The Poetry of Emily Dickerson

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Emily Dickerson's poetry often has similar discussion points. In a few of her poems, "Because I Could Not Stop for Death," "I Died For Beauty," and "I Heard a Fly Buzz When I Died," she discusses death. However, while death would normally be considered a negative subject, she tends to take it from different perspectives. In one instance, Emily Dickerson tends to speak of death as merely another journey. She also speaks of death in a good way as long as the reason is just. And lastly she describes how a person's last few moments living tend to linger on.

In the poem "Because I Could Not Stop for Death," Emily Dickerson discusses how death may happen suddenly whether you are prepared for it or not. Yet although it may be unexpected it is but just another trip, in this case "the carriage held but just ourselves/ and immortality." She discusses how she has to put an end of things done while living, "labor, and my leisure too," and how the world will still go on, with her watching children play. Eventually Emily Dickerson comes to realize that death is everlasting, when she surmises that the horses carrying her on her voyage "were toward eternity."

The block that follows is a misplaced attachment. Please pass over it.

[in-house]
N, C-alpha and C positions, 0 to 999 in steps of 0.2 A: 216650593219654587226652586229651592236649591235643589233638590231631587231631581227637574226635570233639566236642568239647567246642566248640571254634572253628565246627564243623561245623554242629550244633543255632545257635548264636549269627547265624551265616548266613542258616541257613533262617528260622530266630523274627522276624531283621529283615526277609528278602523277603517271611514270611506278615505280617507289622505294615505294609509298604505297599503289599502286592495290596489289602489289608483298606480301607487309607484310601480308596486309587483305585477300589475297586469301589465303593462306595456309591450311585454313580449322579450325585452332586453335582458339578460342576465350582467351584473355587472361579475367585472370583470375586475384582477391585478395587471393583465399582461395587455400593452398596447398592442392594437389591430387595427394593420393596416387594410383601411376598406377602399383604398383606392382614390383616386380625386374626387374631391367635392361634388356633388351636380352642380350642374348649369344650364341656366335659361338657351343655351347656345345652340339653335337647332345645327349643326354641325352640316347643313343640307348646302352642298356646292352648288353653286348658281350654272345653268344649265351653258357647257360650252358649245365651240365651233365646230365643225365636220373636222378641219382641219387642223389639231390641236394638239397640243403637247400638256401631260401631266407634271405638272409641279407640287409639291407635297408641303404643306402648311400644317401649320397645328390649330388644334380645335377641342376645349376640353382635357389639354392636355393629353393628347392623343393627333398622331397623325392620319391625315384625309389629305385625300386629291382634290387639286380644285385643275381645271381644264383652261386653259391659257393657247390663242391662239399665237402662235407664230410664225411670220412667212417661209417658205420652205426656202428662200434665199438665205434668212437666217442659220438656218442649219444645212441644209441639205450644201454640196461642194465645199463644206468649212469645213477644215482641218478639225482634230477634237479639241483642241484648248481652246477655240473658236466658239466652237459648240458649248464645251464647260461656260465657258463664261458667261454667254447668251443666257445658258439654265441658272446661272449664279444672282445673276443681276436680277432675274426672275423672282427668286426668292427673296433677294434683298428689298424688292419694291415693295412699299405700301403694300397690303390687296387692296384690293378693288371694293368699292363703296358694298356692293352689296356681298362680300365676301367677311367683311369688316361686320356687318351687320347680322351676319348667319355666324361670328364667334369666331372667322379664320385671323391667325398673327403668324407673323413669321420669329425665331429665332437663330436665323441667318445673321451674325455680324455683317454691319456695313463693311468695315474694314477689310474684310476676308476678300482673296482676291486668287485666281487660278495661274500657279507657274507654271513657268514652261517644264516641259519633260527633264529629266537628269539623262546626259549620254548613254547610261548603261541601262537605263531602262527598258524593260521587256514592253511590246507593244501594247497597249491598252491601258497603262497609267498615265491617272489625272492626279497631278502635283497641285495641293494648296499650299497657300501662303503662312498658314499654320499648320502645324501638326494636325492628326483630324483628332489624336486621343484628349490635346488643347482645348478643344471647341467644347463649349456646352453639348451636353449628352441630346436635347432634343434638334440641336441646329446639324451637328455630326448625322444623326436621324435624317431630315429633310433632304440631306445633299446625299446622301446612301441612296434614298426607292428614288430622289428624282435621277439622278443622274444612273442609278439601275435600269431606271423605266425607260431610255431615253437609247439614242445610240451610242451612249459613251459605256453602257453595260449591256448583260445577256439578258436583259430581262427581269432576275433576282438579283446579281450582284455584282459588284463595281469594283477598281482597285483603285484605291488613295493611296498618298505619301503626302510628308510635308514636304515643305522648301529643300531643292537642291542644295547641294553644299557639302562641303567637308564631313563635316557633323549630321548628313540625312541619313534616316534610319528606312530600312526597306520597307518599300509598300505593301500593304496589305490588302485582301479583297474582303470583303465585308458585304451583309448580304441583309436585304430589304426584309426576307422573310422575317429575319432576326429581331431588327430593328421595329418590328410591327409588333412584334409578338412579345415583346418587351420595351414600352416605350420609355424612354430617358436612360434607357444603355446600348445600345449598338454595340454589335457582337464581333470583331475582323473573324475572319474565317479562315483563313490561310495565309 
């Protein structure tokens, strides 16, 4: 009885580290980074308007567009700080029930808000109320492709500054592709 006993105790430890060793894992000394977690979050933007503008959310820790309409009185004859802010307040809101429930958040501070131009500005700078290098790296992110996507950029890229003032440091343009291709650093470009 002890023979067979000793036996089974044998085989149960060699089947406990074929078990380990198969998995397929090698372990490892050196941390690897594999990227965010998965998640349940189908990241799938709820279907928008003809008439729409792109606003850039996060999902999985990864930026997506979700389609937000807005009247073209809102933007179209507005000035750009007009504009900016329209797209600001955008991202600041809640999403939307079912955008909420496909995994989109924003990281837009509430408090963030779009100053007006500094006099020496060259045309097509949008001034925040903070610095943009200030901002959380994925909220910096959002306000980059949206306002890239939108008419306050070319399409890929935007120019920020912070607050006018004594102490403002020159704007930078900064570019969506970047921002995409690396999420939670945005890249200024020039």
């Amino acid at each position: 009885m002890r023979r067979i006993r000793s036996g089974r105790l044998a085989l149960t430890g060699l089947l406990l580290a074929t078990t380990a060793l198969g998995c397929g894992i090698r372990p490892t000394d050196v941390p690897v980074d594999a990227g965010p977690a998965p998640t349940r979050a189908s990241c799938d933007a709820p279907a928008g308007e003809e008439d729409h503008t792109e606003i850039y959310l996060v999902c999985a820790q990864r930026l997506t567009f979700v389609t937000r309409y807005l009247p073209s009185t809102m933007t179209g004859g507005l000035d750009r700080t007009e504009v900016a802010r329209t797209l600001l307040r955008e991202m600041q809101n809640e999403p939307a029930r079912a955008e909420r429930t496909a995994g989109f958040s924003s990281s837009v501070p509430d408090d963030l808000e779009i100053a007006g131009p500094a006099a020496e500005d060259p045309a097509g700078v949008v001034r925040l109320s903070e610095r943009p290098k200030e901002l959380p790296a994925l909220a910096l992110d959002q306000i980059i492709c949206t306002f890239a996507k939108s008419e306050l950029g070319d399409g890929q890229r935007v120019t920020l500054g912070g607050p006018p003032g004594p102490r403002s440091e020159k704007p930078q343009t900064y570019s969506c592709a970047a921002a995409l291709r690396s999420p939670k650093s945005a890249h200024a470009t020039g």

In "I Died for Beauty" Emily Dickerson discusses how beauty and truth are one. I believe she means by being true to who you are, and dying with your values intact, then you have lived a full life. By living a full life, you are at peace with yourself and able to rest "Until the moss had reached our [your] lips/ and covered up our [your] names.

In the poem "I heard a Fly Buzz When I Died" Emily Dickerson discusses how it is to live your last moments. She talks about "the stillness round my form," as though she feels her life coming to an end. "The eyes beside had wrung them dry," because the people around her were weeping till they longer had tears. She then prepared herself for death when suddenly she saw a fly. The fly represents her last glimpse of something living, her final deterrent in moving...
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